He’s never been shy with an opinion, which is to be expected from a man who graduated from law school and, in a sense, graduated from quarterback school. Steve Young could play a good game, a great game at times — who can forget Super Bowl XXIX when he was MVP? — and still talks a wonderful game as an analyst.
Super Bowl 50 isn’t Young’s Super Bowl, to be exact, yet it is his Super Bowl. He’s involved with the Host Committee. He’s involved as an ESPN announcer. And perhaps emotionally he’s involved because the head coach of the Denver Broncos, Gary Kubiak, was Young’s quarterback coach with the 49ers that one magnificent season, 1994, when San Francisco rolled on to the NFL championship, and Steve exorcised any demons that we perceived even if he did not.
Young is 54 now. He was still active, still starting in 1998, when Peyton Manning was a rookie. Now, Manning is nearing the end, about to complete a career, most likely if not definitely when his Broncos play Carolina next Sunday in No. 50. And with the understanding and respect of someone who took the blows and then the accolades, Young marvels at Manning’s originality.
“He changed the game,” Young said of the 39-year-old quarterback, completing his 18th and possibly last NFL season. “[Manning] took it forward. He saw what was happening. He eliminated the coach, didn’t make him superfluous but treated him as an impediment.”
One watches Manning standing behind the center, reading the defense, flapping his arms, shouting “Omaha! Omaha!” as he decides what to call. Young, the retired quarterback, is in complete admiration.
“He showed if you spend a lot of time together,” Young said of Manning and his teammates, “proved in his career if you spend 400 hours running 15 [pass] routes, you can be on the same page.”
Young jokes about Kubiak, his position coach in that ’94 season. When offensive coordinator Mike Shanahan — George Seifert was Niners head coach that year, of course, and would get his second Super Bowl victory — left to take over as Denver’s head coach, he brought Kubiak with him. Within a few years the Broncos, with John Elway at quarterback, would win two Super Bowls.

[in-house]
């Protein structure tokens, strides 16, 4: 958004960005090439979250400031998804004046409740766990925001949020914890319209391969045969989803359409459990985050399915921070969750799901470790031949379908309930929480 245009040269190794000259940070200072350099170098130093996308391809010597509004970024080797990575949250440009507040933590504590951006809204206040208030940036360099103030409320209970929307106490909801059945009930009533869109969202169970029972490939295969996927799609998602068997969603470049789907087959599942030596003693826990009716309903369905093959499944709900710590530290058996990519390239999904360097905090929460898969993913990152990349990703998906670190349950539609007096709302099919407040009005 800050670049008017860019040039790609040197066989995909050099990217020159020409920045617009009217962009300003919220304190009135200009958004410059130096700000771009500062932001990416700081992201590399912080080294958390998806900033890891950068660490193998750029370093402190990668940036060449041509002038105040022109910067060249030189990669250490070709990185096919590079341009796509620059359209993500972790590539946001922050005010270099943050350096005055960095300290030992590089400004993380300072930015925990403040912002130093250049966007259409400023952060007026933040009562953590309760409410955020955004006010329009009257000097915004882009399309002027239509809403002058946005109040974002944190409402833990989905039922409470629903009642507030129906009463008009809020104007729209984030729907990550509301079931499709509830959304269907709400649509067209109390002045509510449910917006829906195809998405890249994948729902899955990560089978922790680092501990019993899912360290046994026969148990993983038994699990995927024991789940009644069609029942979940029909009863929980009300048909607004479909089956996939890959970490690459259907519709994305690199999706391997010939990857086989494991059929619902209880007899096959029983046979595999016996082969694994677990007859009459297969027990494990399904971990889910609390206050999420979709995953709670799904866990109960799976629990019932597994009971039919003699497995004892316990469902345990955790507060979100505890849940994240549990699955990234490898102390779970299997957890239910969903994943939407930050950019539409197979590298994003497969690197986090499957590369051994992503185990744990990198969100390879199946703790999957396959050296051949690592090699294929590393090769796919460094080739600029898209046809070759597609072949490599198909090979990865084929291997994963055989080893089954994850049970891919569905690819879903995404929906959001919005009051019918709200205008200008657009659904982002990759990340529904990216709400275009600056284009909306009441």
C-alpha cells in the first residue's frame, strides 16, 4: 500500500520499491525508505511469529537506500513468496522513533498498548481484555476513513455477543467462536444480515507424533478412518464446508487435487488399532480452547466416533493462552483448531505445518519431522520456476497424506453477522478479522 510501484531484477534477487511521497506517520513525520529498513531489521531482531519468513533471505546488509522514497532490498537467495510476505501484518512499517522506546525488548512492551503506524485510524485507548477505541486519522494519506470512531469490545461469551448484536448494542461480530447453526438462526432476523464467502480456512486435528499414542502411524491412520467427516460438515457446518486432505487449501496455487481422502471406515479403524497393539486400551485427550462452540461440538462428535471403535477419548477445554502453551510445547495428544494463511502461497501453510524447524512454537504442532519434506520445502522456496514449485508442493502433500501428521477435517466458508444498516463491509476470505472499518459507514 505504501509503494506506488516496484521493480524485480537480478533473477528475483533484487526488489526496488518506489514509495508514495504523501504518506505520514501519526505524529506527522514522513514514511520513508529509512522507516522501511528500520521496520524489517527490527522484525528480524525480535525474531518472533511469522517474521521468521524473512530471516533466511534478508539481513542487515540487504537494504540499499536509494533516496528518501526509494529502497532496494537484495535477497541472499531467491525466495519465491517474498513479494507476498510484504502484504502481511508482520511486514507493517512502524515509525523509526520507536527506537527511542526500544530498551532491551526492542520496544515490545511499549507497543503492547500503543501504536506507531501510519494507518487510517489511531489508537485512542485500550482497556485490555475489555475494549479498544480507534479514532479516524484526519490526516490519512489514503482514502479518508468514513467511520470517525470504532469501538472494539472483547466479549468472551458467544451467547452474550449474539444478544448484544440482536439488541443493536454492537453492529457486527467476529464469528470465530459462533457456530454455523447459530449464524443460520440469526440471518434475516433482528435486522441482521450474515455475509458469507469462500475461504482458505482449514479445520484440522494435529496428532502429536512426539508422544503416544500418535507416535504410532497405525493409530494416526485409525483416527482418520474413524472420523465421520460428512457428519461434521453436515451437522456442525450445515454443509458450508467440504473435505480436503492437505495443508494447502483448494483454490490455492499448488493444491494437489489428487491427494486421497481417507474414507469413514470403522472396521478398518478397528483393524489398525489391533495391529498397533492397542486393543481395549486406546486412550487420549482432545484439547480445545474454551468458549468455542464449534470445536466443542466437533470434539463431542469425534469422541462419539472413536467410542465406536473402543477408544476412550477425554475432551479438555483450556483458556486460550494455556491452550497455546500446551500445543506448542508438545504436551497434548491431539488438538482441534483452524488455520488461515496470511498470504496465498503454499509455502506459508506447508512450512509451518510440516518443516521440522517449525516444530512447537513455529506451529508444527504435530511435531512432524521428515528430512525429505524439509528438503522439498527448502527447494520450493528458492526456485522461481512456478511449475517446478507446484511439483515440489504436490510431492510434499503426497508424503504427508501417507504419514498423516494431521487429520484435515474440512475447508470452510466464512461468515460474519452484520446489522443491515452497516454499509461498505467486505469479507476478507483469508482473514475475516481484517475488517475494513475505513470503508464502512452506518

“He abandoned me,” Young said about Kubiak. “It was OK. He was ready to be a coordinator whether he stayed or not. He had an intuitive knack. He also had a velvet hammer. He comes off as a good guy. He treats people well. But he can be a really tough customer. He has emotional athleticism.”
ESPN, not surprisingly, will go over the top in its coverage. The prime location will be Marina Green, with that impressive view of the Golden Gate Bridge, about 40 miles from Levi’s Stadium and 45 from SAP Center, where Media Night will be held Monday. From his home on the Peninsula, Young will battle traffic to San Francisco for two appearances and then head the other direction for the game.
The past several years, he has done post-game work on the field for “Monday Night Football.” He’s well paid, naturally, but he also is intellectually satisfied, explaining what the guy who had to wait to replace the great Joe Montana has learned about football and the men who play it.
Young arrived in the Bay Area in 1987, when Niners coach Bill Walsh, who knew talent, brought him in from Tampa Bay. A year later, Young, off the bench, created a 49-yard, scrambling, lurching, sprinting touchdown run from a broken pass play. It’s not quite as famous as The Catch, Montana to Dwight Clark, which elevated the Niners to their first Super Bowl, but it’s a close second.
With Montana and Young back-to-back, the Niners had two Hall of Fame QBs and five Super Bowl victories, glory days.
“It will always be special,” said Young of his Super Bowl triumph in January 1995. He threw a record six touchdown passes. “It stays in the rear view mirror, more sublime as time passes.”
In another way, time has passed the Niners, who tumbled to a 5-11 record in the recent 2015 season, only three years after a Super Bowl appearance against Baltimore.
“In 2012-13,” he said, the latter number when Super Bowl XLVII was held in New Orleans, “the 49ers had one of the best teams, the best coaching staffs. You want to hold that as close and as long as you can. Unfortunately there was a bloodletting. Now they’re starting from a much lower altitude.”
Young, the onetime, longtime quarterback, as all of us, has watched the decline of Colin Kaepernick, quarterback of that 2012 team — and until benched, the 2015 team.
“There’s no more mitigation,” Young said of Kaepernick. “There’s a new coach [Chip Kelly]. The one thing Colin has to do now is reclaim his career. It’s a tough business.”
A business in which Young succeeded, as now he’s succeeding out of football but not away from football. Life is good.